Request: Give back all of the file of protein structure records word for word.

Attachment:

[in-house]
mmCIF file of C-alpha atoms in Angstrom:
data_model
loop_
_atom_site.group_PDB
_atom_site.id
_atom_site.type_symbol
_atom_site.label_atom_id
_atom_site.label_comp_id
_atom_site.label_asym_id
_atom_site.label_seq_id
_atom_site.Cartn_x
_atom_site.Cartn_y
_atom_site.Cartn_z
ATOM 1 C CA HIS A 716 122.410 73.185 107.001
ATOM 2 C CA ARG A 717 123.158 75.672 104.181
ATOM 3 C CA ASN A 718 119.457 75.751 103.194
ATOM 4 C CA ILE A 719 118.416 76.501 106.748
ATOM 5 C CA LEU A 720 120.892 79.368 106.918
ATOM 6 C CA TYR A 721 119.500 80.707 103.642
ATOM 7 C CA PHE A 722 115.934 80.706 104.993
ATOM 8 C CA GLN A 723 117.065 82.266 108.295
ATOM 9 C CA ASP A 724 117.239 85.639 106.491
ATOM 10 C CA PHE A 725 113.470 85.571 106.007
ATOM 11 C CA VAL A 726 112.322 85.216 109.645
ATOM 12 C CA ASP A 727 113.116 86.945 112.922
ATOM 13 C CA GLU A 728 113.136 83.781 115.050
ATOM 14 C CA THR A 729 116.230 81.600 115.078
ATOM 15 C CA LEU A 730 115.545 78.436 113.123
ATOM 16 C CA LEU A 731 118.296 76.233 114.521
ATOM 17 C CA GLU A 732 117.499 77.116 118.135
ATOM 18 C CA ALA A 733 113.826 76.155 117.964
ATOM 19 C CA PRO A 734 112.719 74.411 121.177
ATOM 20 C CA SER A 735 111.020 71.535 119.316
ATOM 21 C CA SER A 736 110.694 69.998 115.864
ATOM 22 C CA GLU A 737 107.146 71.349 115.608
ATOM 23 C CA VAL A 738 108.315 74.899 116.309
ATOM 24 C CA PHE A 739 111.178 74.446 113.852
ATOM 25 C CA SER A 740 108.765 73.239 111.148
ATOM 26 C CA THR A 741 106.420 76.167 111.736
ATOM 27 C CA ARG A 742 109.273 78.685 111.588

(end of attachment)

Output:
[in-house]
mmCIF file of C-alpha atoms in Angstrom:
data_model
loop_
_atom_site.group_PDB
_atom_site.id
_atom_site.type_symbol
_atom_site.label_atom_id
_atom_site.label_comp_id
_atom_site.label_asym_id
_atom_site.label_seq_id
_atom_site.Cartn_x
_atom_site.Cartn_y
_atom_site.Cartn_z
ATOM 1 C CA HIS A 716 122.410 73.185 107.001
ATOM 2 C CA ARG A 717 123.158 75.672 104.181
ATOM 3 C CA ASN A 718 119.457 75.751 103.194
ATOM 4 C CA ILE A 719 118.416 76.501 106.748
ATOM 5 C CA LEU A 720 120.892 79.368 106.918
ATOM 6 C CA TYR A 721 119.500 80.707 103.642
ATOM 7 C CA PHE A 722 115.934 80.706 104.993
ATOM 8 C CA GLN A 723 117.065 82.266 108.295
ATOM 9 C CA ASP A 724 117.239 85.639 106.491
ATOM 10 C CA PHE A 725 113.470 85.571 106.007
ATOM 11 C CA VAL A 726 112.322 85.216 109.645
ATOM 12 C CA ASP A 727 113.116 86.945 112.922
ATOM 13 C CA GLU A 728 113.136 83.781 115.050
ATOM 14 C CA THR A 729 116.230 81.600 115.078
ATOM 15 C CA LEU A 730 115.545 78.436 113.123
ATOM 16 C CA LEU A 731 118.296 76.233 114.521
ATOM 17 C CA GLU A 732 117.499 77.116 118.135
ATOM 18 C CA ALA A 733 113.826 76.155 117.964
ATOM 19 C CA PRO A 734 112.719 74.411 121.177
ATOM 20 C CA SER A 735 111.020 71.535 119.316
ATOM 21 C CA SER A 736 110.694 69.998 115.864
ATOM 22 C CA GLU A 737 107.146 71.349 115.608
ATOM 23 C CA VAL A 738 108.315 74.899 116.309
ATOM 24 C CA PHE A 739 111.178 74.446 113.852
ATOM 25 C CA SER A 740 108.765 73.239 111.148
ATOM 26 C CA THR A 741 106.420 76.167 111.736
ATOM 27 C CA ARG A 742 109.273 78.685 111.588